UK mu­sic pur­chases hit high­est level since 2006


RITISH fans bought or streamed the equiv­a­lent of more than 150m al­bums last year as mu­sic con­sump­tion in the UK hit its high­est level since 2006, driven by the suc­cess of artists in­clud­ing Lewis ca­paldi, bil­lie eil­ish and Ariana Grande.

Ac­cord­ing to The Guardian, across all for­mats – in­clud­ing dig­i­tal down­loads and streams from sub­scrip­tion ser­vices as well as cds, vinyl and cas­settes – mu­sic fans pur­chased or streamed the equiv­a­lent of 154m al­bums in 2019.

This is the most since mu­sic con­sump­tion hit the equiv­a­lent of 161.4m al­bums in 2006.

Lewis ca­paldi was the most streamed artist of the year, with his al­bum Di­vinely Unin­spired to a Hellish ex­tent and the sin­gle Some­one You Loved top­ping the charts.

In 2006 the best­selling al­bum was Snow Pa­trol’s eyes open, and Gnarls barkley’s crazy was the top sell­ing sin­gle.

The an­nual re­port from the mu­sic in­dus­try body the BPI high­lights the ex­tent to which the rise of le­gal stream­ing ser­vices from Spo­tify and Ap­ple to Ama­zon and Deezer con­tinue to be the sal­va­tion of artists. Sales of the once mighty CD plum­meted 26.5 per cent to 23.5m last year, less than half the num­ber sold just three years ago, to ac­count for just 15 per cent of the to­tal.

Mean­while the equiv­a­lent of 114m al­bums of mu­sic were streamed this year, an up­lift of more than a quar­ter com­pared with 2018, as con­sumer habits con­tinue to drive the mu­sic in­dus­try from a phys­i­cal to a dig­i­tal lis­ten­ing ex­pe­ri­ence.

Mu­sic fans lis­tened to a record 114bn tracks on stream­ing ser­vices last year, with ev­ery 1,000 tracks streamed con­sid­ered to be the equiv­a­lent of one real-world al­bum sale.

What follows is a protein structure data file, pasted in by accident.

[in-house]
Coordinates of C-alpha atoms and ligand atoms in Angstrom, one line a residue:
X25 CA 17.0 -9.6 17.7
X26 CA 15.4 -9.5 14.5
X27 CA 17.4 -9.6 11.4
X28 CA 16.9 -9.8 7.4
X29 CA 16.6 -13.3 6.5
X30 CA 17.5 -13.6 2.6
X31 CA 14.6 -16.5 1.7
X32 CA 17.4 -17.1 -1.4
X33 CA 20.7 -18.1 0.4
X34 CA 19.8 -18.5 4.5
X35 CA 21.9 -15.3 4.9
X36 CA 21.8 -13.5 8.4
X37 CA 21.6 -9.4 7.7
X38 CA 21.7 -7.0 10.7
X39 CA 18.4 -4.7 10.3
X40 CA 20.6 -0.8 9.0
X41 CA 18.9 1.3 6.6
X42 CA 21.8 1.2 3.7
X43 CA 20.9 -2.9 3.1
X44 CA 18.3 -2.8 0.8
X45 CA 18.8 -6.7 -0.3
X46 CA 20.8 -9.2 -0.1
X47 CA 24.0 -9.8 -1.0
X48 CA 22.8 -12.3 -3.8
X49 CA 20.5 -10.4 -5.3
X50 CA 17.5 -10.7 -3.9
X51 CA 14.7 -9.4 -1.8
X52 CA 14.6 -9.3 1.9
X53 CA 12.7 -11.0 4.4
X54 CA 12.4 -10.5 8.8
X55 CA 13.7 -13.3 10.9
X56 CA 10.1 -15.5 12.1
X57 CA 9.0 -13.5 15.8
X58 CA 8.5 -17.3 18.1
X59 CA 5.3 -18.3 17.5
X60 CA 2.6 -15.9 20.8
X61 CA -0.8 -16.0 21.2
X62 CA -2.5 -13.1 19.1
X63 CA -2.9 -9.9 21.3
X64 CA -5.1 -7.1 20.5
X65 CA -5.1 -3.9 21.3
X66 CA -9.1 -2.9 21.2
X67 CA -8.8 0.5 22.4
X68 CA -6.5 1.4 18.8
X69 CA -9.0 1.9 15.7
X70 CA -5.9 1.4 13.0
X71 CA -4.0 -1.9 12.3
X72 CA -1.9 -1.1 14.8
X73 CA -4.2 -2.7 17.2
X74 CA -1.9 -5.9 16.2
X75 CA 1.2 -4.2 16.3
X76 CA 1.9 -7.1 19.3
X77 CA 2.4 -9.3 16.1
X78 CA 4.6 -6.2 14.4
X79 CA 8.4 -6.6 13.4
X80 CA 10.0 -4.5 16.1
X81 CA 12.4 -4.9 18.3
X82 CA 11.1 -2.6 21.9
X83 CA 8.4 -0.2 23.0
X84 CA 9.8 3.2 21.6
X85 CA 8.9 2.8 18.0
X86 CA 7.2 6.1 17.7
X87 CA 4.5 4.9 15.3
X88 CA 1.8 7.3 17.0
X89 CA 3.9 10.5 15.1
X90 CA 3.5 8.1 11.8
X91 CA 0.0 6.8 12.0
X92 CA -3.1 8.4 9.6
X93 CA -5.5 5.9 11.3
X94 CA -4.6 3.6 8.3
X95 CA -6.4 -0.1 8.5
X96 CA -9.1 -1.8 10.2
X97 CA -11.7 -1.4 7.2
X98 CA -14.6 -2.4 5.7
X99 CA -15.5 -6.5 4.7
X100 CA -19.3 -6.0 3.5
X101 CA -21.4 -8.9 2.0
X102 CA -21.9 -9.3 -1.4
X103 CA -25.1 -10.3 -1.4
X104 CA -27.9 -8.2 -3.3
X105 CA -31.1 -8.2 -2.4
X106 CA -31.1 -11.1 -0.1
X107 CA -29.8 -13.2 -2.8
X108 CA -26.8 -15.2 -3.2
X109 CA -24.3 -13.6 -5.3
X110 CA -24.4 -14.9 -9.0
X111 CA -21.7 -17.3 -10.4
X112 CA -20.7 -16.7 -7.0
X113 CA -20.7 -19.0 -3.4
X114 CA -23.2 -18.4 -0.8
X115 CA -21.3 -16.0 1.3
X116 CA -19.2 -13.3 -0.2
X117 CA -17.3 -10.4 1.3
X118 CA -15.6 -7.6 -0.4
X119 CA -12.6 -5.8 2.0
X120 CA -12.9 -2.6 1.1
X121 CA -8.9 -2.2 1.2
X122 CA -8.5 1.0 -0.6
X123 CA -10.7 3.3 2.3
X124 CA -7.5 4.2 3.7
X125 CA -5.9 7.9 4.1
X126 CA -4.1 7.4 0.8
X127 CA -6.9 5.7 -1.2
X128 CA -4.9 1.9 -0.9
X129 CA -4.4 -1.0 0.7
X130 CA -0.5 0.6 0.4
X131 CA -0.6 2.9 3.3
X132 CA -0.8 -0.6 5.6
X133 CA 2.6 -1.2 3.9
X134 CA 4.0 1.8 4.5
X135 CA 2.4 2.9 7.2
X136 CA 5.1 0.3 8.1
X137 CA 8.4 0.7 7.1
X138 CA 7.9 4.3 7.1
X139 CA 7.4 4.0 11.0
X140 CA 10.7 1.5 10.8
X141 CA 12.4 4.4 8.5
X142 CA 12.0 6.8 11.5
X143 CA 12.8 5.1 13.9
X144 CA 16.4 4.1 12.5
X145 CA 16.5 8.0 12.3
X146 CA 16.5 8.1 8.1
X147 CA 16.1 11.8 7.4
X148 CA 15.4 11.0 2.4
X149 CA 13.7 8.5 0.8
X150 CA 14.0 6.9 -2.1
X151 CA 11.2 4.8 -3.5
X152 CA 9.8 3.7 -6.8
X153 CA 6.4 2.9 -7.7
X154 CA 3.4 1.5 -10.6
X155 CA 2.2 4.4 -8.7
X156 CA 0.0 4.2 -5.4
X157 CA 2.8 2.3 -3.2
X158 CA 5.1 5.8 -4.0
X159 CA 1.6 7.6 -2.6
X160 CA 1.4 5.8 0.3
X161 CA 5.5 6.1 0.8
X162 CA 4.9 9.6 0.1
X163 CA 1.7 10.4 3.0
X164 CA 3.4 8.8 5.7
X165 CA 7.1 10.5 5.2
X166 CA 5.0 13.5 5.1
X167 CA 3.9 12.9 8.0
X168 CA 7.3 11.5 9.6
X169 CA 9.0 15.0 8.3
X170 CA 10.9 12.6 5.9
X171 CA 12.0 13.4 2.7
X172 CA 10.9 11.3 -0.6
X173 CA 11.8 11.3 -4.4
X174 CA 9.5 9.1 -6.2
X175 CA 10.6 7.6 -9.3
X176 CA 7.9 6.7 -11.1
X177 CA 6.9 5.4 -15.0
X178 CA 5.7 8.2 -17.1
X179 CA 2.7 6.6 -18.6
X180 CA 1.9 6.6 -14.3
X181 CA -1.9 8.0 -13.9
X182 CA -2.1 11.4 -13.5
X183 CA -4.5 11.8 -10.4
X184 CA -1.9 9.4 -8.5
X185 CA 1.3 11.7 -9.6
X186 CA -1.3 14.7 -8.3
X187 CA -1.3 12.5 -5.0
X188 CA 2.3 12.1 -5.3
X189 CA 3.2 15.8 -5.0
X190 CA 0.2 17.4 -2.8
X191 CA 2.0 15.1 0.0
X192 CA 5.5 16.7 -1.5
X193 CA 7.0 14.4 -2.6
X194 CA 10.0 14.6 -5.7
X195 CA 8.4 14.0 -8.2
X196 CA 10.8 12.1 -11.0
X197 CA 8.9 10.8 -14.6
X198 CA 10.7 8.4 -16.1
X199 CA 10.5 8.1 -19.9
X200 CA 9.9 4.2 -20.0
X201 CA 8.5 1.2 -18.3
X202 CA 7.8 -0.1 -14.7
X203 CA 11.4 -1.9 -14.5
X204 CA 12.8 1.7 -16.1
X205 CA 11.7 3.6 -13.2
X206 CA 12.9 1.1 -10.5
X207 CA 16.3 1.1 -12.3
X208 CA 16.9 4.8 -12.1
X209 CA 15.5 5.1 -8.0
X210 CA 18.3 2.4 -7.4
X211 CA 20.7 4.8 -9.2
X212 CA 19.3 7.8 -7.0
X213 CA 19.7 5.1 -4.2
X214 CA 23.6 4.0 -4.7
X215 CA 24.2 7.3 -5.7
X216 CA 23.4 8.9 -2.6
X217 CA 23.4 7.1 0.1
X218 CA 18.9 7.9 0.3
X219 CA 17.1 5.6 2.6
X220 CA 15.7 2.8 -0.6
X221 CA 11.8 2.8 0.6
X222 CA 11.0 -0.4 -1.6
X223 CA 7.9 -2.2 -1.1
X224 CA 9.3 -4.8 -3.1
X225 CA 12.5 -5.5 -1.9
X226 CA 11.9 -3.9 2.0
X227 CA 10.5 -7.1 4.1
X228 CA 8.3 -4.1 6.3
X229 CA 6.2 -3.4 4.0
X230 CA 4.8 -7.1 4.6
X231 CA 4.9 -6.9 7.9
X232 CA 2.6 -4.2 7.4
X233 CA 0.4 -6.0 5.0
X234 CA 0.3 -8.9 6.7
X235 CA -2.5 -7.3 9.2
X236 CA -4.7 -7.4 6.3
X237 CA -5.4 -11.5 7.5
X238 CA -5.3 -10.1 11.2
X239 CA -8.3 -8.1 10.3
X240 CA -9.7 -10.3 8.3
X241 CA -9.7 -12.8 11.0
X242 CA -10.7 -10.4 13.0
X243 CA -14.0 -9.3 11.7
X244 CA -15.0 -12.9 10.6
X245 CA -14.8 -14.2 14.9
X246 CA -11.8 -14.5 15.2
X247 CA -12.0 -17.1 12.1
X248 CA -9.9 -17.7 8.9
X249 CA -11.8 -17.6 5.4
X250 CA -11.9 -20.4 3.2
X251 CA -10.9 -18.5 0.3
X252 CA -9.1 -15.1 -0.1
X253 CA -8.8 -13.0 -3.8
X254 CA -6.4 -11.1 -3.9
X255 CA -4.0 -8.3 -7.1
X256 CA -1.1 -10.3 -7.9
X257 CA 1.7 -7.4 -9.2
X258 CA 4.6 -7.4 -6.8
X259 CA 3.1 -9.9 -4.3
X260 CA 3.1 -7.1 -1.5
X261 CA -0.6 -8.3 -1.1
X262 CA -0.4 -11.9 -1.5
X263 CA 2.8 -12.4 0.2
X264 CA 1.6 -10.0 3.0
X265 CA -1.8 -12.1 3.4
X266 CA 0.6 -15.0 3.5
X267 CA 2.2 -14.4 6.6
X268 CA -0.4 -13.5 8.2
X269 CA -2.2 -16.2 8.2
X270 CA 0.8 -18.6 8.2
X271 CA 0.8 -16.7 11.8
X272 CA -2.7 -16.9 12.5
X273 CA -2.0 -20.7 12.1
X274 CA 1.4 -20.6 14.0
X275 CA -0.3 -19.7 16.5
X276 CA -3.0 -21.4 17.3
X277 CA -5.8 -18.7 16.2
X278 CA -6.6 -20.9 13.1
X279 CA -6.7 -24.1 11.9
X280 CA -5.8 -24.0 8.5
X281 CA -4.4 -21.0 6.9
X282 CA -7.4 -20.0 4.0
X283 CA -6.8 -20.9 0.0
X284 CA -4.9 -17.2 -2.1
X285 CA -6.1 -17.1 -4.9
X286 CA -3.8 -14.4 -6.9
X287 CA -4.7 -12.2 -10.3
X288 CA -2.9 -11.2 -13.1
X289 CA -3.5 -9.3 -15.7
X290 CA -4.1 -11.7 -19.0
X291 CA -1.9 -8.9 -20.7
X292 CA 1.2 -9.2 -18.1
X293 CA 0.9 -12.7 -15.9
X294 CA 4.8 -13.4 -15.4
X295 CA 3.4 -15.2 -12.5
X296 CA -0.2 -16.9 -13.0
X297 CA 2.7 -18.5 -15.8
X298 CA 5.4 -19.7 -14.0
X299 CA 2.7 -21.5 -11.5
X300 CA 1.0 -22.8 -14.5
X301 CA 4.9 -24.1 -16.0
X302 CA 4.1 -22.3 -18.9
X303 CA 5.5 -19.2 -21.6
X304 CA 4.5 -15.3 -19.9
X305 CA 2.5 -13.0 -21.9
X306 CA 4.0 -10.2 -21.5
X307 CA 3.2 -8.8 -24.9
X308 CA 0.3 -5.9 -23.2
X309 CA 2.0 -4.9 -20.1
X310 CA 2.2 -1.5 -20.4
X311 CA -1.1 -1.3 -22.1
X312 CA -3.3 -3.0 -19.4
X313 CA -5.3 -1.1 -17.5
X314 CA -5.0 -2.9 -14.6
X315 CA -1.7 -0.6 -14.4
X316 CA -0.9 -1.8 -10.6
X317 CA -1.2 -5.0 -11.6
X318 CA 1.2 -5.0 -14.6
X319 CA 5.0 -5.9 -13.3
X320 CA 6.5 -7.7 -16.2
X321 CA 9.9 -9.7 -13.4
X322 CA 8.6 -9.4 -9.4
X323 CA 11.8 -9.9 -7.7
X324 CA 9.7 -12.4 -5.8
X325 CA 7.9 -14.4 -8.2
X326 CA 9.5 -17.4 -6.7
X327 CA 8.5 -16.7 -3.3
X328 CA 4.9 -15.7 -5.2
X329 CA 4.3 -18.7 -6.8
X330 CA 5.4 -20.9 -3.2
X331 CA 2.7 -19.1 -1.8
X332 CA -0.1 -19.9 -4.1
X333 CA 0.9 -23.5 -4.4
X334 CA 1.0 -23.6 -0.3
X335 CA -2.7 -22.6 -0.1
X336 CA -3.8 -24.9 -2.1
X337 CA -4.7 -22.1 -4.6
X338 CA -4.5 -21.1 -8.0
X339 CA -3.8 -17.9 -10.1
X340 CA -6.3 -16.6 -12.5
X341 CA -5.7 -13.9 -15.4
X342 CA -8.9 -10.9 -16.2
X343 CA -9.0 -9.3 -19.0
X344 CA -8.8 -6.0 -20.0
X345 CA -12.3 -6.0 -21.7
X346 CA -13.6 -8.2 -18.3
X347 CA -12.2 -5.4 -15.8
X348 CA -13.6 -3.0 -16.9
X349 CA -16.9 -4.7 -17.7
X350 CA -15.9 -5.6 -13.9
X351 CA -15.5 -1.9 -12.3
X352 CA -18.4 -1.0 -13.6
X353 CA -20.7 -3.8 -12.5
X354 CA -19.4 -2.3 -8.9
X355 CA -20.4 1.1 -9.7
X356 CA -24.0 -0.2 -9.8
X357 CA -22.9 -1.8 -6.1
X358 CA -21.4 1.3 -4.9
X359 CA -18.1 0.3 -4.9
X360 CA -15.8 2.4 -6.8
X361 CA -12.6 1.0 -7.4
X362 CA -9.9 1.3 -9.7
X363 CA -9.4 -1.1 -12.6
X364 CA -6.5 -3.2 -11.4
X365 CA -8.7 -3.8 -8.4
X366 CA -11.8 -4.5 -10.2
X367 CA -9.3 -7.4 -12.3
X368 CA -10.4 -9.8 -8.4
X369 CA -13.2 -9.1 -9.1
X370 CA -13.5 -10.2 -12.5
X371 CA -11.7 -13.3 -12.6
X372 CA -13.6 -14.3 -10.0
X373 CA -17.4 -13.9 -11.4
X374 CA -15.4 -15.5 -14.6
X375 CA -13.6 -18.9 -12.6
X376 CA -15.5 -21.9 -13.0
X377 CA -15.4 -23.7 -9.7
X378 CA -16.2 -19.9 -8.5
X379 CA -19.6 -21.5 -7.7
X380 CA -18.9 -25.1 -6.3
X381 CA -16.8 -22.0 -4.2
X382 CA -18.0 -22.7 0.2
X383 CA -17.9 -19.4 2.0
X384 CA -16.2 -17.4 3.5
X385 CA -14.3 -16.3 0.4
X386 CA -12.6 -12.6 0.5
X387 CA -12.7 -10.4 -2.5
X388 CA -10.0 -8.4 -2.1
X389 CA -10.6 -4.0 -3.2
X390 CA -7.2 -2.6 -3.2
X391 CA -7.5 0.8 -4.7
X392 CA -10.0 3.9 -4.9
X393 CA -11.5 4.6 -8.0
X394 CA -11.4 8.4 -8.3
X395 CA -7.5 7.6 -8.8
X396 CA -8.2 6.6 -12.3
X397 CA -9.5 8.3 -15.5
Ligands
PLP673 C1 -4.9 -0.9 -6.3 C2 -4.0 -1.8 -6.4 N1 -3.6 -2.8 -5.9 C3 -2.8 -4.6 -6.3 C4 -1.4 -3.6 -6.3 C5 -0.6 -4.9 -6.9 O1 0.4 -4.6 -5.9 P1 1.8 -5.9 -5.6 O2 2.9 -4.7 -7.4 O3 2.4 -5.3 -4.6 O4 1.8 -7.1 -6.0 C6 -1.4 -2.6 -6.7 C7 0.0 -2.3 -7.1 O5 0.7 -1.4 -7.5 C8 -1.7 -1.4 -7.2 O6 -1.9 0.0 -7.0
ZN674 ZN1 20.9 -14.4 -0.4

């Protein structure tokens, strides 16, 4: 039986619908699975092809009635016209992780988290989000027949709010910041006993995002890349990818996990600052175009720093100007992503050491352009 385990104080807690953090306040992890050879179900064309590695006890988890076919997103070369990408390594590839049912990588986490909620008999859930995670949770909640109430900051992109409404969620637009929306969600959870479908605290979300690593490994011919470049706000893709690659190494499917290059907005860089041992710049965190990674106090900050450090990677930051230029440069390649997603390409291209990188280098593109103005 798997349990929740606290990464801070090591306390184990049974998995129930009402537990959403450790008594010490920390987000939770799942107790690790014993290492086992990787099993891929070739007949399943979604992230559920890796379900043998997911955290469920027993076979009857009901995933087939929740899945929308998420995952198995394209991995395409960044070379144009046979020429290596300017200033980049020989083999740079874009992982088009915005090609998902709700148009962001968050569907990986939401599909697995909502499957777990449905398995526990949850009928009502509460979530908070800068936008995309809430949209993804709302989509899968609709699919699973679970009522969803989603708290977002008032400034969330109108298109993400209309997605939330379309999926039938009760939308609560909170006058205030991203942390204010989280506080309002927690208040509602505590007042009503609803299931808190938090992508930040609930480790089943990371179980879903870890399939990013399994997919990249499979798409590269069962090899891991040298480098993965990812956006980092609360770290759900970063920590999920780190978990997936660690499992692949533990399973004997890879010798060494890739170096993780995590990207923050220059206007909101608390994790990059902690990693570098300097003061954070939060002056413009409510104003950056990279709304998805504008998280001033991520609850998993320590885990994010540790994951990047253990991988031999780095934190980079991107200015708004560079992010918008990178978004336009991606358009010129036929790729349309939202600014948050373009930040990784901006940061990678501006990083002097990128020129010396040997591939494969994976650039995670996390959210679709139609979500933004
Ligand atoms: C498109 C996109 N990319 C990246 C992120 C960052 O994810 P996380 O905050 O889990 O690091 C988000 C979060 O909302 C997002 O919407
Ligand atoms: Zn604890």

Stream­ing ac­counted for three-quar­ters of all al­bum equiv­a­lent sales in the UK last year, up from less than a quar­ter four years ago – with phys­i­cal al­bums still ac­count­ing for the ma­jor­ity of sales.

How­ever, the dig­i­tal rev­o­lu­tion has not wiped out tra­di­tional mu­sic lis­ten­ing al­to­gether, due to a re­vival in pop­u­lar­ity of the old­est for­mats. Vinyl sales hit 4.3m in 2019, the 12th con­sec­u­tive year of growth, as the pop­u­lar­ity of the record reached lev­els not seen since the 1980s. Liam Gal­lagher’s Why Me? Why Not was the most suc­cess­ful vinyl al­bum of the year.

John Lewis said the vinyl re­vival had helped turnta­bles be­come a pop­u­lar christ­mas gift with a 400 per cent in­crease in sales be­tween Novem­ber and De­cem­ber. The re­tailer, which sells a range of mod­els from brands in­clud­ing Au­dio Tech­nica, Sony and Ion Max priced from £69 to £179, said it has seen a 25 per cent in­crease in sales of turnta­bles over the past three years.

The vinyl re­vival has also rubbed off on the cas­sette, which by 2012 had all but dis­ap­peared save for use by po­lice for tap­ing in­ter­views. While cas­sette sales re­main tiny at 80,400, they al­most dou­bled year-on-year, en­joy­ing their big­gest year of sales since 2004.

cas­sette sales have grown in each of the last seven years. Rob­bie Wil­liams’s fes­tive sea­son re­lease, The christ­mas Present, has be­come the fastest-sell­ing cas­sette al­bum since com­pi­la­tion Now 52 in July 2002.

“It is won­der­ful to see the con­tin­ued growth of vinyl and the res­ur­rec­tion of the cas­sette,” said Vanessa Hig­gins, chief ex­ec­u­tive of the in­de­pen­dent la­bel Re­gent Street Records. “It shows fans still love a phys­i­cal, tan­gi­ble mu­sic arte­fact in their hands.”

While over­all cd sales con­tinue to plum­met, the de­sire for a col­lectible prod­uct con­tin­ues to fuel strong sales of pre­mi­umqual­ity spe­cial edi­tions and box sets.

Last year, Queen’s Plat­inum col­lec­tion sold well over 100,000 copies on cd, a timely re­lease which re­ceived a sales boost thanks to the Academy Award-win­ning biopic Bo­hemian Rhap­sody. Deluxe an­niver­sary re­leases of Fleet­wood Mac and the bea­tles col­lec­tions also sold well.

“bri­tish mu­sic proved once again in 2019 that it has a bright fu­ture,” said Ge­off Tay­lor, chief ex­ec­u­tive of the BPI and an­nual Brit awards. “Strong de­mand for stream­ing mu­sic and vinyl boosted mu­sic con­sump­tion to lev­els not seen for 13 years.”

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